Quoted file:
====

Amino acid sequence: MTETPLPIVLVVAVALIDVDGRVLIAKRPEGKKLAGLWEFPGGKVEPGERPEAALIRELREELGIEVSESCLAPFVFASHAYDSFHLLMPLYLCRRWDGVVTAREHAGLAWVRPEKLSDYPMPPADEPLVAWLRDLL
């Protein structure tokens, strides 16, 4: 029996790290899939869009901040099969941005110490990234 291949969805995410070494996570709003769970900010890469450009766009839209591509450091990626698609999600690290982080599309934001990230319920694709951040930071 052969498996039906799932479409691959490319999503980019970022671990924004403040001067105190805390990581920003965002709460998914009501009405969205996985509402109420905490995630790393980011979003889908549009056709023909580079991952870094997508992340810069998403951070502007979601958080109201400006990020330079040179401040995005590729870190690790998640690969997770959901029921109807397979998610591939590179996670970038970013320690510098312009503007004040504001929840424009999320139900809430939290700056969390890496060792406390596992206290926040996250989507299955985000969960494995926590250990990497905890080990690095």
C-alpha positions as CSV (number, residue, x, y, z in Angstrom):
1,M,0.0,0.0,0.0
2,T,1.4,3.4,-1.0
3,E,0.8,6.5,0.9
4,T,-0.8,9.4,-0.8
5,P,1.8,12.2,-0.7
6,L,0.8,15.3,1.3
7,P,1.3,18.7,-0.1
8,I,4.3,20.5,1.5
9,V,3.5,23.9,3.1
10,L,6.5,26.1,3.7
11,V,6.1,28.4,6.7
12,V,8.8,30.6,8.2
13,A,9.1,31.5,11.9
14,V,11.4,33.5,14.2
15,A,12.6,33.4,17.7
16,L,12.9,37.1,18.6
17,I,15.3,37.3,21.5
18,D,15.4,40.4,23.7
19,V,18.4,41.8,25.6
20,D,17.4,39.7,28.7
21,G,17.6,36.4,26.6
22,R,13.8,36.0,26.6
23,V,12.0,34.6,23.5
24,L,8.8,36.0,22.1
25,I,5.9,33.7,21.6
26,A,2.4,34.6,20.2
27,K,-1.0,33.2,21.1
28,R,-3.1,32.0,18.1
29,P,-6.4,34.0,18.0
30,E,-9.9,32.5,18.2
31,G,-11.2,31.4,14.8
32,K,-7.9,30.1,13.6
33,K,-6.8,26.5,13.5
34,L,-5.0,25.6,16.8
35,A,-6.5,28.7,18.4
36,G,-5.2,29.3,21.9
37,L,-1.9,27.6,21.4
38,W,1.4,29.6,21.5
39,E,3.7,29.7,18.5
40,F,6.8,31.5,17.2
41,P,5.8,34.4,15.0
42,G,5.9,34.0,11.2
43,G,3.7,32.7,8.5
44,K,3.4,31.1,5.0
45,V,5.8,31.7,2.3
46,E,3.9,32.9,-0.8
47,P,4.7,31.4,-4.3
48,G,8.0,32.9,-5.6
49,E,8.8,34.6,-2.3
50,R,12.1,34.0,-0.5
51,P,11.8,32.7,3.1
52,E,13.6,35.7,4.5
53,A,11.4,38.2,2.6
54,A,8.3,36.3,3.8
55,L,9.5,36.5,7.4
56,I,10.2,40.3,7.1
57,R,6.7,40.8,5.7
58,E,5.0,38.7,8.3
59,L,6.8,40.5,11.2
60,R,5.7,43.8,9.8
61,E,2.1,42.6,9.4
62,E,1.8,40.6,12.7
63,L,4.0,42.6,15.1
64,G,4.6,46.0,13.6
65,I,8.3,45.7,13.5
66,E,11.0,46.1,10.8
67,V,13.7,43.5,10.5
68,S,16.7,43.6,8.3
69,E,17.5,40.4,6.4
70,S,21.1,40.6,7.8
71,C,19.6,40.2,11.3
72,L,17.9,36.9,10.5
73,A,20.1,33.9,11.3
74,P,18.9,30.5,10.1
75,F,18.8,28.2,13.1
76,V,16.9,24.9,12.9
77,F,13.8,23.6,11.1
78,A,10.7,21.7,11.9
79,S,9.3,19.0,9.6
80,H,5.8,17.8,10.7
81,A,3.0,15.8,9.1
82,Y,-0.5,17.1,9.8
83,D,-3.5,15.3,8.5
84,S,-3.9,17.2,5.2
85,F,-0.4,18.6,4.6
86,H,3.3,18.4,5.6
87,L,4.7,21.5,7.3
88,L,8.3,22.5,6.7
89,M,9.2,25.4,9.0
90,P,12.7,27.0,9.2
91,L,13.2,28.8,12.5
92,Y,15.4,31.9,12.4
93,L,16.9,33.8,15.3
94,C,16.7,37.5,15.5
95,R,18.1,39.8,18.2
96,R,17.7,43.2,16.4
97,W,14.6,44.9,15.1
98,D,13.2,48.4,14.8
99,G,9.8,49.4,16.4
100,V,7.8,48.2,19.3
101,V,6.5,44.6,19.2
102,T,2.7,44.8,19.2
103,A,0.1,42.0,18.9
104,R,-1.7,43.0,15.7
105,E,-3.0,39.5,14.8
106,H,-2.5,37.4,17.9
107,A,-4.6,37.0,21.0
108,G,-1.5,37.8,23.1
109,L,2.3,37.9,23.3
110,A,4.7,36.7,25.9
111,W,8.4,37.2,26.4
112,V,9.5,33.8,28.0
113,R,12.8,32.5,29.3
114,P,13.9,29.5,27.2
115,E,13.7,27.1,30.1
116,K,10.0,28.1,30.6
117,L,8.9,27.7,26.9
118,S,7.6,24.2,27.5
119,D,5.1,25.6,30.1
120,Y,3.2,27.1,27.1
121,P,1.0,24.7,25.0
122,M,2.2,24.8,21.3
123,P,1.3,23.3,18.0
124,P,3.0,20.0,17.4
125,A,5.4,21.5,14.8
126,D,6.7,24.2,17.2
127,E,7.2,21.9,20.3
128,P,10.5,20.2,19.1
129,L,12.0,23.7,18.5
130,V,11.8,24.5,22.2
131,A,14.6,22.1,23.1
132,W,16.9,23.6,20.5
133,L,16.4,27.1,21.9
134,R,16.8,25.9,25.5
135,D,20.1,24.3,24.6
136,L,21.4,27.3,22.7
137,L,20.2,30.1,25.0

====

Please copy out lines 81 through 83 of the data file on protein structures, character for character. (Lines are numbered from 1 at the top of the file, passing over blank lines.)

78,A,10.7,21.7,11.9
79,S,9.3,19.0,9.6
80,H,5.8,17.8,10.7